One couldn’t stop smiling. The other cried tears of joy.
But both winners worked hard to be the best of the best at the Jackson County Fair.
After winning master showman titles in their respective livestock breeds earlier in the week, Izzy Stanfield, 11, of Seymour and Kaylee Branaman, 17, of Brownstown took home the top titles of supreme showmen Friday night.
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The Supreme Showman event forces each 4-H member to step out of their comfort zone and show seven different breeds of farm animals. The lineup included swine, beef, dairy beef, sheep, boer goats, dairy cattle and for the first time, dairy goats.
In the junior division, there were five competitors. They were Stanfield, Brooklyn Bottorff of Tampico, Will Hackman of Seymour, Jenna Klosterman of Dudleytown and Charlie Hackman of Seymour.
This was just the second time the Junior Supreme Showman title has been awarded.
Stanfield’s smile stretched from ear to ear as she accepted her trophy from Samantha Huls, Jackson County’s first supreme showman back in 2007.
Although she has been showing animals at the fair since she was just 5, Stanfield said she relied on the advice of older and more experienced exhibitors to get her ready for Friday’s show.
“I asked a lot of questions about the breeds I wasn’t familiar with,” she said.
The animal that proved the most challenging for Stanfield was dairy cattle.
“My heifer kept running me into the gate,” she said.
A total of seven youth took part in the Senior Supreme Showman Contest. They were Branaman, Lillie Wessel of Seymour, Evan Vehslage of Seymour, Kiley Sons of Tampico, Ryland Nierman of Brownstown, Colin Downing of Vallonia and Kylee Wischmeier of Brownstown.
Branaman has been in 4-H for nine years and used to show sheep and pigs. Last year, she won junior showmanship and reserve senior showmanship in beef.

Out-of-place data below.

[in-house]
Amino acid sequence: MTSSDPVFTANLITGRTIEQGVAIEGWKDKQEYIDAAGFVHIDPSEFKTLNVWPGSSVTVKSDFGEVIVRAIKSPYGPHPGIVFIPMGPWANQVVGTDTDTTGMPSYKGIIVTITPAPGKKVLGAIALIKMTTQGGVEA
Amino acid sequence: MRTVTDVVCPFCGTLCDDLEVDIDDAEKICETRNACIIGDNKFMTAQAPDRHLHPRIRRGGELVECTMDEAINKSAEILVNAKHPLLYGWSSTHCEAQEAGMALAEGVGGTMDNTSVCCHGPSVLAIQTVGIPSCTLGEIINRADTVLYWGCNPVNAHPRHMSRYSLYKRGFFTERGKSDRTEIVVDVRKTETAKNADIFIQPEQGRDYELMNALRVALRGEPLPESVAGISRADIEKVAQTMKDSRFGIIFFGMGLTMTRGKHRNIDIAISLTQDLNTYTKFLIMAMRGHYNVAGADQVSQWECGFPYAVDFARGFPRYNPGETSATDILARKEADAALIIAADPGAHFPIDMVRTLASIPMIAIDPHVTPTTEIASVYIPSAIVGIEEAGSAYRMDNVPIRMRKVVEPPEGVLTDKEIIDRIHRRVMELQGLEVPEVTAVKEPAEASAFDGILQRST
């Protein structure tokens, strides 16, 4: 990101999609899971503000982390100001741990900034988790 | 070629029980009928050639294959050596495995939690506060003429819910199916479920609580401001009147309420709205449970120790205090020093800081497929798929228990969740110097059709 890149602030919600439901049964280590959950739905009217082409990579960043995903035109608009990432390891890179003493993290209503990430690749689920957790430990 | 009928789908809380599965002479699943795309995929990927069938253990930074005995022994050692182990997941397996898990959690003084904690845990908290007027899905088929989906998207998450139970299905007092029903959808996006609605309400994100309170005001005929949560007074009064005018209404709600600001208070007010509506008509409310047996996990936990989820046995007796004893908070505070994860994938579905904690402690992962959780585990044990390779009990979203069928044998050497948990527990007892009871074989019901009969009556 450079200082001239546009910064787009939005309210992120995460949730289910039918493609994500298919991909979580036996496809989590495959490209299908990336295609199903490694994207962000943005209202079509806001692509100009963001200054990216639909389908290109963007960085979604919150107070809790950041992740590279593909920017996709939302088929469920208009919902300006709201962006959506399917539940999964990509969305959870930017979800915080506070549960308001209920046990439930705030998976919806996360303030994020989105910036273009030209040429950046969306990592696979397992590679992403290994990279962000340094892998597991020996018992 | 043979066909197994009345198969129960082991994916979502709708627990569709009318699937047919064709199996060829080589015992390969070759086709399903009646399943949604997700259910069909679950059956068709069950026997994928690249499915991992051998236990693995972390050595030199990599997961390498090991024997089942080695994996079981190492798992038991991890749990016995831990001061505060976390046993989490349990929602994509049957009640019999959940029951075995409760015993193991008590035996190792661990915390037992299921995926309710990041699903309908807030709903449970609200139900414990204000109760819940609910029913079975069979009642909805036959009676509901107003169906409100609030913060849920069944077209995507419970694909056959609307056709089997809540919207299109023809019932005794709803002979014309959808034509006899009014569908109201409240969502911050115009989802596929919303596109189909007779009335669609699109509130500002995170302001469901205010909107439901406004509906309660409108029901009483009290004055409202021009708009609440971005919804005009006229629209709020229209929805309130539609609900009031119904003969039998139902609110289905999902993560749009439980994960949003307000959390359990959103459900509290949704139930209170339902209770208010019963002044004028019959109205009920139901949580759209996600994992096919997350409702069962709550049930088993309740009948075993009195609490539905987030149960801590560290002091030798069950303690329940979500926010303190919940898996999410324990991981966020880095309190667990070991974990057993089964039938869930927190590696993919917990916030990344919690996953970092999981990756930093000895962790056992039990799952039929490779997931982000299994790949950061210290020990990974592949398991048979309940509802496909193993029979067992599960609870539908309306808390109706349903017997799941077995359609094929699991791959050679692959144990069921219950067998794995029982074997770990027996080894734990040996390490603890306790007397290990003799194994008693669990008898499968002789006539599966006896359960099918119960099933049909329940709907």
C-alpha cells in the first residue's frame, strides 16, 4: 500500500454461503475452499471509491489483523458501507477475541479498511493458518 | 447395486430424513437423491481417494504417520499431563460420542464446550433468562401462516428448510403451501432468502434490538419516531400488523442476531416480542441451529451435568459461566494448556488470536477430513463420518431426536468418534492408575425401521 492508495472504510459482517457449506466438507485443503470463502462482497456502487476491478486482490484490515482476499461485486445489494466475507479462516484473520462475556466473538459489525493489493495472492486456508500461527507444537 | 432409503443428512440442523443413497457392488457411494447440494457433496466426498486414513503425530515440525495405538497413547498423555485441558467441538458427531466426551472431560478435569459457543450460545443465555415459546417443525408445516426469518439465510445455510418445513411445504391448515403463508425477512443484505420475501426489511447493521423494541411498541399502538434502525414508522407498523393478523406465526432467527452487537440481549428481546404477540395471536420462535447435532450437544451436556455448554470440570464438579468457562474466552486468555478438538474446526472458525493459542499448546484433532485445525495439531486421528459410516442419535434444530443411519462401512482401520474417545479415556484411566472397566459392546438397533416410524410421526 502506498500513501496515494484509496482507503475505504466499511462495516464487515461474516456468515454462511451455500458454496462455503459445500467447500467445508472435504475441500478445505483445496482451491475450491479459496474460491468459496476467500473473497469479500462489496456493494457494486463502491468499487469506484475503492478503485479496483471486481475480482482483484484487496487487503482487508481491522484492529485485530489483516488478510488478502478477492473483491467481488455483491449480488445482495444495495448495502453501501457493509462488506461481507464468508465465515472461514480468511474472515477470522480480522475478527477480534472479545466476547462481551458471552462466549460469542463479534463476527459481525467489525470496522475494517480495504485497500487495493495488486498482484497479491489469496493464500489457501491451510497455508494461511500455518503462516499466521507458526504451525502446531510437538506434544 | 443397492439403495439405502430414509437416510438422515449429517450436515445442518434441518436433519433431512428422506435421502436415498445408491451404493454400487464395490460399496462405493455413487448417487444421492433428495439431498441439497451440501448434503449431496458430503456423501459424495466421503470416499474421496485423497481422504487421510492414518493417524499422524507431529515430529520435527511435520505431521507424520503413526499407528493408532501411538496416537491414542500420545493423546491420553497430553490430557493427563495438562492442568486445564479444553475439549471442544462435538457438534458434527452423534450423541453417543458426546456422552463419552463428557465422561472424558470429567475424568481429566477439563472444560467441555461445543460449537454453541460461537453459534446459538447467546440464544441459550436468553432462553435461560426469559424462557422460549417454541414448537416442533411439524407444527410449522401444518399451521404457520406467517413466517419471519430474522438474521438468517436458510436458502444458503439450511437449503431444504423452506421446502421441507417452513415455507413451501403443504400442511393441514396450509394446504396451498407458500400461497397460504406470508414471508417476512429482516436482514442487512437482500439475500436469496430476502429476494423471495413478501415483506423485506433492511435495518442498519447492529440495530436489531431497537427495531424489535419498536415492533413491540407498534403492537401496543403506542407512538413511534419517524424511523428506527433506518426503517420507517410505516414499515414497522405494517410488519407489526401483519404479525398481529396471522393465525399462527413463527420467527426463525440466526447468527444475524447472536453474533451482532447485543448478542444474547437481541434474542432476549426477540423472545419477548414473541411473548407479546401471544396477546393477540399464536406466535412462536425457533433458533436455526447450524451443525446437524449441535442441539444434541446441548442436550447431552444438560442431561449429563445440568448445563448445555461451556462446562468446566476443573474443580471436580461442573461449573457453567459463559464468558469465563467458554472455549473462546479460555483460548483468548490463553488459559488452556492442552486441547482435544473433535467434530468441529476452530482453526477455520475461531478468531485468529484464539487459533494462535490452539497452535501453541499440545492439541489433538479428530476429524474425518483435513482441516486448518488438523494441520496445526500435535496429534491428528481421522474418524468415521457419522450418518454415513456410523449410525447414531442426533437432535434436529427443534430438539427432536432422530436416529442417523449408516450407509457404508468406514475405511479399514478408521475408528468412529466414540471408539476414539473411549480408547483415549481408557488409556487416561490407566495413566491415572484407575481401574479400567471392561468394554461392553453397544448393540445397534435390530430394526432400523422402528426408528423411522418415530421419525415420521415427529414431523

She cried as family and friends entered the show arena to hug and congratulate her.
“It has always been my favorite part of the fair because it showcases how I behave with my animal, not just the quality of my animal,” she said of showmanship.
Although she is familiar with showing several different species, Branaman said competing in the Supreme Showman event is still a challenge.
“The hardest part about it is staying calm regardless of how the animal you are given is acting since they are animals you have never worked with,” she said.
The most difficult animal for Branaman to show during the competition was the sheep.
“It would not walk well for me, and it did not want to brace,” she said.
While walking the different animals around the show arena, Branaman said she was constantly thinking about how each animal was set up and how it was behaving. She also focused on judge Kyle Jacobs of Shirley, Indiana.
“I was constantly telling myself to not let my frustration with the animal show through and to let that animal look the best it possibly could,” she said.
When it comes to experience, Branaman is not lacking as she has grown up on a farm.
“Since I was 5 years old, I have been in the barn, helping my sister, brother, cousin as well as friends we met through the industry with their animals,” she said.
She credits her family for helping her accomplish her goals.
“If it weren’t for my brother and sister making the experience fun and teaching me the things I know now, I wouldn’t be the showman I am today,” she said. “My uncle, David, has also been a big supporter of my family and I. He helped rope me in from Day 1.”
Branaman said it’s important to prepare for the Supreme Showman contest and to seek out advice and help from others more knowledgeable, such as family members and other 4-H members.
“After we talked it over a bit, I would practice with the animals myself and have the person helping walk around the show ring as if they were the judge and give me pointers on things I need to improve on,” she said.
Another reason showmanship is challenging is because of the high level of competition, she added.
“I am always amazed by the talent that each representative brings,” she said. “I have always looked up to the people that stand in that ring because it takes hard work, dedication, persistence and passion for 4-H.”
Her advice to the up-and-coming showmen is to always stay calm, regardless of how an animal is acting, and not to be afraid of the bigger animals.
“Take charge of the situation, seek out advice from experienced showmen and always take the opportunity to be in that ring,” she said. “Showmanship starts the first time you walk in that ring, not just in your showmanship class.”